But is easier than you think, and you can make it natural. Just like anytime you wanted to change a way of thinking or behaving, you had to start somewhere... and the best place to start is with the first point mentioned above. Get to know your people. It is easier to have conversations, and give recognition in ways that are more meaningful if you know your people. It is also easier to start one on one before moving to bigger and more robust “go for it” team speeches… not everyone is cut out for that sort of thing!
Just by getting to know your people you are giving very powerful strokes. Once you know a little more about the people in your team, customise the way you recognise them. If you know that one of your team members has a young family and they value their work life balance, then offer give them the ability to work from home for a day, or let them get away a little earlier on a Friday afternoon so they can spend extra time with their family. If someone in your team is interested in a career path away from their current job, organise for them to meet with someone from the department they want to work towards to learn more about it, or organise some mentoring.
Easiest of all is to use those two little, often forgotten, words...“thank you”. A simple "thank you" can carry great weight; just think of the times your manager has thanked you for the work you’ve done…it works.
Above all, keep it simple and customised to the person.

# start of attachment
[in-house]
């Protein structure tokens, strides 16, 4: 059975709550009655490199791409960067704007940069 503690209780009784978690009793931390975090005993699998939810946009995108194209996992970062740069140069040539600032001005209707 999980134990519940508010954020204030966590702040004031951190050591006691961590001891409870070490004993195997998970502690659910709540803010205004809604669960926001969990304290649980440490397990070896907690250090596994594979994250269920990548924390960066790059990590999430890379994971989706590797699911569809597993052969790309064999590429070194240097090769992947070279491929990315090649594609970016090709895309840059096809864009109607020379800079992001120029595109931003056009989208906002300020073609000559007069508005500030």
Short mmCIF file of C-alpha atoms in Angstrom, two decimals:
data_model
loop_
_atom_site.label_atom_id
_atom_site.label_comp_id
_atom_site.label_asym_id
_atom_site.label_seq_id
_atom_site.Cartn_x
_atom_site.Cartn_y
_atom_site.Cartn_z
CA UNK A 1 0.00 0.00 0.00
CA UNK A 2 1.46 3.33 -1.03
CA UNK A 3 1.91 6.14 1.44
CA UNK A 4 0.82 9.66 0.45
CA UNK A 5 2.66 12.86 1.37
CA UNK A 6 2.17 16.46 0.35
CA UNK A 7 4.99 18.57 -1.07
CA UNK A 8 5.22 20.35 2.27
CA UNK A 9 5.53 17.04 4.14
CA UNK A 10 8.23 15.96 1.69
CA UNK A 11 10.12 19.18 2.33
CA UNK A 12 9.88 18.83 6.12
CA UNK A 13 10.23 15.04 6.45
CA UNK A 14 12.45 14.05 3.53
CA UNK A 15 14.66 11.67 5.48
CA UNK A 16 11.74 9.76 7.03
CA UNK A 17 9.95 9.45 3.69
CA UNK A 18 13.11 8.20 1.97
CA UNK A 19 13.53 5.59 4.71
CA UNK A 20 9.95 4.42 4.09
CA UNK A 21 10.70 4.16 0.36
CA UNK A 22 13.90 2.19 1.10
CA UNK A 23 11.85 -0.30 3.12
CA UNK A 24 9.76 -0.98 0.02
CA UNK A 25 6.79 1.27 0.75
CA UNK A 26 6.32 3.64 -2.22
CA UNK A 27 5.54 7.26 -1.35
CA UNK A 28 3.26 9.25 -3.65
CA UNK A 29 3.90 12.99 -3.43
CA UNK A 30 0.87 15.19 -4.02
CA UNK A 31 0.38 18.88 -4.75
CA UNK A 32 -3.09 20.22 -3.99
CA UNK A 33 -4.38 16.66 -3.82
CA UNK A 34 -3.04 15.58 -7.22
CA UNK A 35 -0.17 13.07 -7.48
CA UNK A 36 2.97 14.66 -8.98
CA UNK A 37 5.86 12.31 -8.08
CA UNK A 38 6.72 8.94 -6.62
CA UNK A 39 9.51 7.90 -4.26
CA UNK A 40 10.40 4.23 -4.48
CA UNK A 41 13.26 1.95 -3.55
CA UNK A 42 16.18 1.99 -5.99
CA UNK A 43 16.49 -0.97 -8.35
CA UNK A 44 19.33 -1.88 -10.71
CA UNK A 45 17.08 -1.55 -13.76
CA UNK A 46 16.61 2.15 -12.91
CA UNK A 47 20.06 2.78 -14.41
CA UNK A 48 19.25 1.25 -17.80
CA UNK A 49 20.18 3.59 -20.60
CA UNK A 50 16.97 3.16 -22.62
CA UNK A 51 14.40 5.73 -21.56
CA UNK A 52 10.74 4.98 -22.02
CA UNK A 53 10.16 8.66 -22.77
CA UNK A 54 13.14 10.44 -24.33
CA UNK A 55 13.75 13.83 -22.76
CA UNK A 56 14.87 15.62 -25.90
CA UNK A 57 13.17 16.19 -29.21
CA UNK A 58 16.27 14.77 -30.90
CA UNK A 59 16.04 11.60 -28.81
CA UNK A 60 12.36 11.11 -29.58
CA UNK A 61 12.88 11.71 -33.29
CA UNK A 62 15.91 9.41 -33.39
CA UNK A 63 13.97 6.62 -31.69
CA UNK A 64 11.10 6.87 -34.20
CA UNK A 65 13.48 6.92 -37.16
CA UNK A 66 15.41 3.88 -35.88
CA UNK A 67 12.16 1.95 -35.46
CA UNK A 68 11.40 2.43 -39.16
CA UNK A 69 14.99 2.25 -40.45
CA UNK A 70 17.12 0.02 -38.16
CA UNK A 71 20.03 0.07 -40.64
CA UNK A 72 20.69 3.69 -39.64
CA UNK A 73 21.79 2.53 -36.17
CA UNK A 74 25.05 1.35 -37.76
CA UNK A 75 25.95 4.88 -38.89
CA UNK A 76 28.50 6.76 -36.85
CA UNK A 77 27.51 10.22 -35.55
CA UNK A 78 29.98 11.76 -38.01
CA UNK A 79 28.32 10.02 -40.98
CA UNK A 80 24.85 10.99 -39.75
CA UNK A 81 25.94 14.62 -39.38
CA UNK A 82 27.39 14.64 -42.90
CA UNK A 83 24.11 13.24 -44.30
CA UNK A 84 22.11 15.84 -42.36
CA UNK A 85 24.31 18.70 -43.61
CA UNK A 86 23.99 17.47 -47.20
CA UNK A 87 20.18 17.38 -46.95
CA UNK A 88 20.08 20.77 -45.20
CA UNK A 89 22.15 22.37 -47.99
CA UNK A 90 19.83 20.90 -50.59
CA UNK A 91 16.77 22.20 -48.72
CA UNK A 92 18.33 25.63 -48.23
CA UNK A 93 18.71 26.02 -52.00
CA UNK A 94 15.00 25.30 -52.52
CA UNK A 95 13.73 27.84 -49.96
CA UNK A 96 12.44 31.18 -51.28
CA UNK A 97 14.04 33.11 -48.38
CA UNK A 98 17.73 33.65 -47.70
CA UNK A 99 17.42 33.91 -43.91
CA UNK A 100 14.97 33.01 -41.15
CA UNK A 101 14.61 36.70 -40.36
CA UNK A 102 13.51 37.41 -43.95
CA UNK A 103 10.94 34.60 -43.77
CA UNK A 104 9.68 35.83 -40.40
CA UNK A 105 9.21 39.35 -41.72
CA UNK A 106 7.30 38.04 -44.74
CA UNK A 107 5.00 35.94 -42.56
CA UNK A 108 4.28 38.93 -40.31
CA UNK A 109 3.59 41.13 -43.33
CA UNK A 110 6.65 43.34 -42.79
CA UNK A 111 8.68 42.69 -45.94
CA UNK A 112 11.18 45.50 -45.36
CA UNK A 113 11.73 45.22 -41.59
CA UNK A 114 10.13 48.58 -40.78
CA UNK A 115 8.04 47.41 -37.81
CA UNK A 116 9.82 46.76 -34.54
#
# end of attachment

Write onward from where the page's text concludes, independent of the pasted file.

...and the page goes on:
The best thing of all is that you don’t need to work for Google, or other high flying companies to bring this value to the lives of your employees. And; there is an added perk that comes back your way. Loyalty. You will be surprised how much more people will be prepared to do for “you” and not just the role you represent. This can never be underestimated, especially in times when many organisations are asking their leaders to do more with less.
My final word on this is simple. In many companies the question on the lips of the sales, marketing, operations and production teams are around how we can optimise the value chain. This is absolutely critical, and I offer one more dimension to these conversations. Before we can expect true value to be experienced along the supply chain and with the customer, it probably needs to start inside...by investing your efforts as a "Value-Add Leader" in your teams knowing that the value will be returned two-fold, and in ways that you often don't expect.